There’s a correlation between a stable administration and a team’s strong performance on the field, so is it then fair to compare the style of a player with that of an official? The thought came to me following Virender Sehwag’s highly amusing press conference in Chittagong where he claimed: “Bangladesh are an ordinary side. They can’t beat India because they can’t take twenty wickets.”
Why all the fuss over his comments? After all he’s correct.
Sehwag was only being honest, which is the least you should expect from players and administrators. He was also being consistent; he’s a straightforward, uncomplicated batsman so why would he be any different off the field?
As a batsman, Sehwag is brilliant but frustrating.
He can win a match in a session with scintillating stroke play and equally drive his captain to distraction by playing an indiscreet shot at an inappropriate moment. However, as per the lyrics in the “Love and Marriage” song, “you can’t have one without the other.”
On the one hand, a captain can’t gleefully hail Sehwag’s scintillating performances when it results in victory then castigate him for the odd indiscreet shot when it’s detrimental to the team.
If we were to judge the flamboyance of administrators along similar lines, does that make Lalit Modi the Sehwag of officialdom?
Modi has had moments of brilliance interspersed with occasional lapses.
His outstanding manoeuvres have resulted in IPL franchises, the IPL-Google deal and the BCCI’s finances rising exponentially.
On the debit side, his indiscretions include a 1980s possession charge in the USA and a rampant ego that is massaged by appearing more often on the IPL television coverage than the DLF logo.
Modi is an administrator for the modern game; he’s decisive and forward thinking. However, just like Sehwag needs a steady opening partner to balance the combination, Modi requires a strong lieutenant to watch over him and temper his instinctive brilliance with a liberal dose of discipline.
With a number of international teams now bunched at the top of the rankings and sides being more aware of each other’s ability through technology, one of the few remaining ways of gaining an advantage over opponents is to have a decisive and more flexible administration.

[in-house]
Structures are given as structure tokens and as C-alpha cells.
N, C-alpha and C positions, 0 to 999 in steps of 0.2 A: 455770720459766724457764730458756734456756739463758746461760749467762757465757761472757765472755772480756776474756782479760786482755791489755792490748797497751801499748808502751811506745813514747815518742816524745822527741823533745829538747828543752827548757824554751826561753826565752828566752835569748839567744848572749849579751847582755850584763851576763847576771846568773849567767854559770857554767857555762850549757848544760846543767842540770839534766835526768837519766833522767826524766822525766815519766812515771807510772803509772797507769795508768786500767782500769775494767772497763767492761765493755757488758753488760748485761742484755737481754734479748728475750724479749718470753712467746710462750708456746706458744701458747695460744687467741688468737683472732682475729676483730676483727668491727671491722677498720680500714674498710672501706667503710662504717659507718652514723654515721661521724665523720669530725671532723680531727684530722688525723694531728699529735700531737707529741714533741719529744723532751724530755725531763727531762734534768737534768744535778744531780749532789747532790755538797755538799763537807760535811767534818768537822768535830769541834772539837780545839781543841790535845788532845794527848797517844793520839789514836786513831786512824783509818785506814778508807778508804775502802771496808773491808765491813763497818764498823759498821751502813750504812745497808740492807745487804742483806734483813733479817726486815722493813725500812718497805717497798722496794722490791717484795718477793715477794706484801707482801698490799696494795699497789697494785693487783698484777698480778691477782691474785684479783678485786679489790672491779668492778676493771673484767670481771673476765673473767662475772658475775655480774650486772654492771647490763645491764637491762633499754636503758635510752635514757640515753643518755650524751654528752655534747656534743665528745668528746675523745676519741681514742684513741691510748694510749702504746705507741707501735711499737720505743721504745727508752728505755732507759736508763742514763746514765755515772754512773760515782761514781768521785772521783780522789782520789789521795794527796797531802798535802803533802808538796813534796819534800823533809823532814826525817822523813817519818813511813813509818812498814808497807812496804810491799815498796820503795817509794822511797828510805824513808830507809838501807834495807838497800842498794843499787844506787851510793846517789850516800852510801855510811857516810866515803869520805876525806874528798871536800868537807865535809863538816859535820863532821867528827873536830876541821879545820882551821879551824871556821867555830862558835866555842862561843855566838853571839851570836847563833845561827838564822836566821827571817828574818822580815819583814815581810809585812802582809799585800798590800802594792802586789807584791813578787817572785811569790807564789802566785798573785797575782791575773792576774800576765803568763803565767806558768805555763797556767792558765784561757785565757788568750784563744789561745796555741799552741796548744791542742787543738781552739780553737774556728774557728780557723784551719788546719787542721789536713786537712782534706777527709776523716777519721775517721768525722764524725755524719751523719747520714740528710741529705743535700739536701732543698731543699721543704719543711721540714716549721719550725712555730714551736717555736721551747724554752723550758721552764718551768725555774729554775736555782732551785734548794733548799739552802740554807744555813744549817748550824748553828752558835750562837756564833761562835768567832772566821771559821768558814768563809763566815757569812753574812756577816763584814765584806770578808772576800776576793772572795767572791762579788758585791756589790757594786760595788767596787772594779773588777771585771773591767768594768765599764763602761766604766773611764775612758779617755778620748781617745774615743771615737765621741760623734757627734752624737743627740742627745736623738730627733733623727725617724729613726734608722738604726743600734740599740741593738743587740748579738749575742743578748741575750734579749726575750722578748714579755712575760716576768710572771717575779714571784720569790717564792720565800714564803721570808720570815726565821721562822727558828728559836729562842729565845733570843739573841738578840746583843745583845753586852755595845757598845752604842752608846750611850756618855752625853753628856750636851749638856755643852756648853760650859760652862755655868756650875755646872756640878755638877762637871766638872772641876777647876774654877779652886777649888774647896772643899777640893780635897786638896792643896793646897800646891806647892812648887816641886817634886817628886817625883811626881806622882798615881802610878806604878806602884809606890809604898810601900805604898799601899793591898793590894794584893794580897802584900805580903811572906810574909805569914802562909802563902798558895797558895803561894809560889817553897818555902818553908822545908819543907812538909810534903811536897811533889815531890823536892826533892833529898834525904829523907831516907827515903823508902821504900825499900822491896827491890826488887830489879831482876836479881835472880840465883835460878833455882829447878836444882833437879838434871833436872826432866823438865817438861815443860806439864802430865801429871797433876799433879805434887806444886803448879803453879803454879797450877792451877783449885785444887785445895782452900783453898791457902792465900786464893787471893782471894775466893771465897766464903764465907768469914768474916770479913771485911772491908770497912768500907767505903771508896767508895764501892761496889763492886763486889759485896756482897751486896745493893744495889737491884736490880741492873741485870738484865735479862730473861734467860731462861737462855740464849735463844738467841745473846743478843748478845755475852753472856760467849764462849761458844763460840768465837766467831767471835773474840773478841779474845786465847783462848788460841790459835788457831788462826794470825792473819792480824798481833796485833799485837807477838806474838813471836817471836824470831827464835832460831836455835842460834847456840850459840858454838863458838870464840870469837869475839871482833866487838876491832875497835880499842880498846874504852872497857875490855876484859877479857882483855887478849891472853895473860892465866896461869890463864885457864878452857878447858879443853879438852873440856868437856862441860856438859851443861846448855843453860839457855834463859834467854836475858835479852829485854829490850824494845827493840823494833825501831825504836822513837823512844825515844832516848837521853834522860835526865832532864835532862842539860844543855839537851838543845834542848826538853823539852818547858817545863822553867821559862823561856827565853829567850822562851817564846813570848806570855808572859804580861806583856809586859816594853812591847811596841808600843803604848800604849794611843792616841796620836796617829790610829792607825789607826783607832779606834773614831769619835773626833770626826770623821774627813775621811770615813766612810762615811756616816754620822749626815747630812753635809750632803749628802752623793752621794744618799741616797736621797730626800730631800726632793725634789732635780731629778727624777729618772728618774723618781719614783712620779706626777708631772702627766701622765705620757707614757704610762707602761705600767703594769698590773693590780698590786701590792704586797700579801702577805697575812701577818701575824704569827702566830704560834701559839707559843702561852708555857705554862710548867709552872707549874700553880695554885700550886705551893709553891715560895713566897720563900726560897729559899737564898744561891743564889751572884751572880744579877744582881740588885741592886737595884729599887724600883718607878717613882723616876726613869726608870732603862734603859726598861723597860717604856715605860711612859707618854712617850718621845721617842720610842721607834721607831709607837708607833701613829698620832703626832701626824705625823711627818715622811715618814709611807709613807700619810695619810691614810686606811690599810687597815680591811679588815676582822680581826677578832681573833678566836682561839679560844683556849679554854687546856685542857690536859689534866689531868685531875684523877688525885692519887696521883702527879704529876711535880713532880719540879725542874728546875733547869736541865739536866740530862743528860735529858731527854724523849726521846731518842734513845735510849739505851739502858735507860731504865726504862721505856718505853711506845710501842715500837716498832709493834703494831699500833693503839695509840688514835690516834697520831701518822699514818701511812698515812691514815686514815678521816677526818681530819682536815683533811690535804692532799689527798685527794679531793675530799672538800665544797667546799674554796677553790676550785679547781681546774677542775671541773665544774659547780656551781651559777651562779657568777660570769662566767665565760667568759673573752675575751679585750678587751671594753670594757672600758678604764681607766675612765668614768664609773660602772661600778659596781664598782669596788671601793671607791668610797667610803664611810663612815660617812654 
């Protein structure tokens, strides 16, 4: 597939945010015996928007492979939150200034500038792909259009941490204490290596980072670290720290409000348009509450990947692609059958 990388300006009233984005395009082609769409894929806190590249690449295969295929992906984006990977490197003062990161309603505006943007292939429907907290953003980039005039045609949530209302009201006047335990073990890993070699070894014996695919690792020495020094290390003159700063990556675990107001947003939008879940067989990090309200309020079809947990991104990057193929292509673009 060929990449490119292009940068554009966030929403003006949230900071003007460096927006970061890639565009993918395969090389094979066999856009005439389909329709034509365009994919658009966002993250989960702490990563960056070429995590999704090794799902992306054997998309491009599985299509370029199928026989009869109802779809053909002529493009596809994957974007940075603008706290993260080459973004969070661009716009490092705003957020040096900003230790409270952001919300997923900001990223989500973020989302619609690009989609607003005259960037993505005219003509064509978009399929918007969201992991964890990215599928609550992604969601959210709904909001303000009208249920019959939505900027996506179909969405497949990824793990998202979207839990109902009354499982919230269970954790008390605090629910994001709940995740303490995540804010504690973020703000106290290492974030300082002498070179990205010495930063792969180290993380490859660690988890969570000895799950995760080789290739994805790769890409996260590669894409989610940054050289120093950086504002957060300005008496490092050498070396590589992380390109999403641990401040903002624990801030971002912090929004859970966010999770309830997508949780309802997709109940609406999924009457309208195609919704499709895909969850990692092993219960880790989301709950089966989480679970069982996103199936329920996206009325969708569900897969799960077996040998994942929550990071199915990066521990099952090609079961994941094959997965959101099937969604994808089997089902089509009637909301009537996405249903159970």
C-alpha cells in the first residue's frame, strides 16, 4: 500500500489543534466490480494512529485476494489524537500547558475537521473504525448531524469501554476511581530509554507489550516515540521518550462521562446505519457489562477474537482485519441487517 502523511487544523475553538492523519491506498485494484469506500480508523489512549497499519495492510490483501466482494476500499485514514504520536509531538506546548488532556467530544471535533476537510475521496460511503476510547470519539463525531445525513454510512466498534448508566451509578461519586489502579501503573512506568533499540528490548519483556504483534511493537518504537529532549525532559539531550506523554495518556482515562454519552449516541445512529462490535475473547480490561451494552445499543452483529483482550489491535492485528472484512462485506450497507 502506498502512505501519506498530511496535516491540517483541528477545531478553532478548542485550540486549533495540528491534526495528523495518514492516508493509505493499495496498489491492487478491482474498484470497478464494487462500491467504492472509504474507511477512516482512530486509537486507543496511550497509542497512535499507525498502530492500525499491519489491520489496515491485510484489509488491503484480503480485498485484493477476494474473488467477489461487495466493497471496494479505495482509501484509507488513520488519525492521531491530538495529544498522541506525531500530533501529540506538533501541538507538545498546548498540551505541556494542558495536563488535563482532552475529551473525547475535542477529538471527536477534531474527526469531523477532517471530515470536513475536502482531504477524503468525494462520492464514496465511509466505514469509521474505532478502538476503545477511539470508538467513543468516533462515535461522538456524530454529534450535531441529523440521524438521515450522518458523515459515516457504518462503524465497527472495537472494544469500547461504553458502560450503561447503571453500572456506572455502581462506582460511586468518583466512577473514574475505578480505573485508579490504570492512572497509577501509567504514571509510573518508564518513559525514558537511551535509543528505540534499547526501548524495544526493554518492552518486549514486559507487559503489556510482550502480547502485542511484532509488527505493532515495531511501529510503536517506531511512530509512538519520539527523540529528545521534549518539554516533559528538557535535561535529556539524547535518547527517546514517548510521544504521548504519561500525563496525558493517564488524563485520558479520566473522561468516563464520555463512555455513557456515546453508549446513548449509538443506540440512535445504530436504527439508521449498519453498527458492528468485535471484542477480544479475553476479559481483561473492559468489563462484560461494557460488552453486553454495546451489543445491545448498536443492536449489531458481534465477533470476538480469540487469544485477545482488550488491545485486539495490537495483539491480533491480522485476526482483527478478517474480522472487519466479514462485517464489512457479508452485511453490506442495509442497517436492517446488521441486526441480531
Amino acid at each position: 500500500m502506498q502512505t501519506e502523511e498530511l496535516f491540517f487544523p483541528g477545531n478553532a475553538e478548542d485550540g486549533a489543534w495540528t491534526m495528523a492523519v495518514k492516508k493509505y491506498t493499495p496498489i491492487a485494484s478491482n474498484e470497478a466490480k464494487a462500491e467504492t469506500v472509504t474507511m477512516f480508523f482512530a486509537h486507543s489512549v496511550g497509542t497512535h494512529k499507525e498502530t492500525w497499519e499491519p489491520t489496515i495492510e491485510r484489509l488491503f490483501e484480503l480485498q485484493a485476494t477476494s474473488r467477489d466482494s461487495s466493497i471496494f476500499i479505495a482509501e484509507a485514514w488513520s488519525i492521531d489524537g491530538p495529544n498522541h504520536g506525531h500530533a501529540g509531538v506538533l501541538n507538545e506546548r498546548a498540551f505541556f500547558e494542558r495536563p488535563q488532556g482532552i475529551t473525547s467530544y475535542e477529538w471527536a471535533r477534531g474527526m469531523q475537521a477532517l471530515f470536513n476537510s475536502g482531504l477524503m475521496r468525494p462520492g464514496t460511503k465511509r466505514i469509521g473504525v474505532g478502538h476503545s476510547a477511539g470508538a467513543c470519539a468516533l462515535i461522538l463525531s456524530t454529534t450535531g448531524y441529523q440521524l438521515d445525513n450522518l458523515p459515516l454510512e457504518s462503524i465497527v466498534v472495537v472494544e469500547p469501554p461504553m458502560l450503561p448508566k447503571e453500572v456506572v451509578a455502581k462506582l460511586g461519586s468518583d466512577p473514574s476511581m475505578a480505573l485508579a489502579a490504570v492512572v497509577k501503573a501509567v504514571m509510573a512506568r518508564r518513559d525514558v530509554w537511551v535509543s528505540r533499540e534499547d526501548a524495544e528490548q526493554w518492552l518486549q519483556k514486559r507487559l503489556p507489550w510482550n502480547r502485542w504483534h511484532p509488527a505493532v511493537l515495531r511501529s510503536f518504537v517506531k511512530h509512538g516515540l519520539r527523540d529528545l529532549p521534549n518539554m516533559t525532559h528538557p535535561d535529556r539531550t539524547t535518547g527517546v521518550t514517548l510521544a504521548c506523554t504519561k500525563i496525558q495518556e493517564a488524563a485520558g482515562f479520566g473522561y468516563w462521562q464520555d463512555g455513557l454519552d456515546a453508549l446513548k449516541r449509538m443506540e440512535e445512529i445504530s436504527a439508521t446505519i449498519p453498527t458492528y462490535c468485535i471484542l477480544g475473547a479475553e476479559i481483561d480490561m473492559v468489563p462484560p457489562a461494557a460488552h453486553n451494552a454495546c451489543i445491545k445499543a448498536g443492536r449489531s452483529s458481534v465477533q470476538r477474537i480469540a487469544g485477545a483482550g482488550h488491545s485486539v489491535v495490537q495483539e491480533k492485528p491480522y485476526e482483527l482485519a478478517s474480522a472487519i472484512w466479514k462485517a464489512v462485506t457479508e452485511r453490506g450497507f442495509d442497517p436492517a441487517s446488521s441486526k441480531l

This most certainly doesn’t describe Pakistan’s administration. It would’ve been preferable if Pakistan hadn’t appointed Mohammad Yousuf captain in the first place; he has a temperament that is weighed down rather than being buoyed by the extra responsibility.
However, having made the appointment and then found him wanting in the second Test, a vibrant administration would’ve considered moving swiftly to find a replacement; they couldn’t have done any worse because following the SCG debacle, Yousuf was a dead captain leading.
Having seen that Yousuf would back off even before trouble reared its ugly head, the Australians couldn’t wait for the next opportunity to attack Pakistan.
They knew Yousuf was likely to succumb and he quickly obliged on the first day of the Hobart Test. That just confirmed his lame duck status. So what did Pakistan do? They reacted in the worst possible way.
With the administration of both Pakistan and West Indies floundering, South Africa has made an interesting decision on the eve of the team’s departure for the crucial Indian tour. They’ve decided to restructure their administration and selection panels.
This move has the potential to replicate either a brilliant Sehwag attacking masterpiece or the vision of Inzamam-ul-Haq and Salman Butt gesturing at each other after having failed to complete an easy single.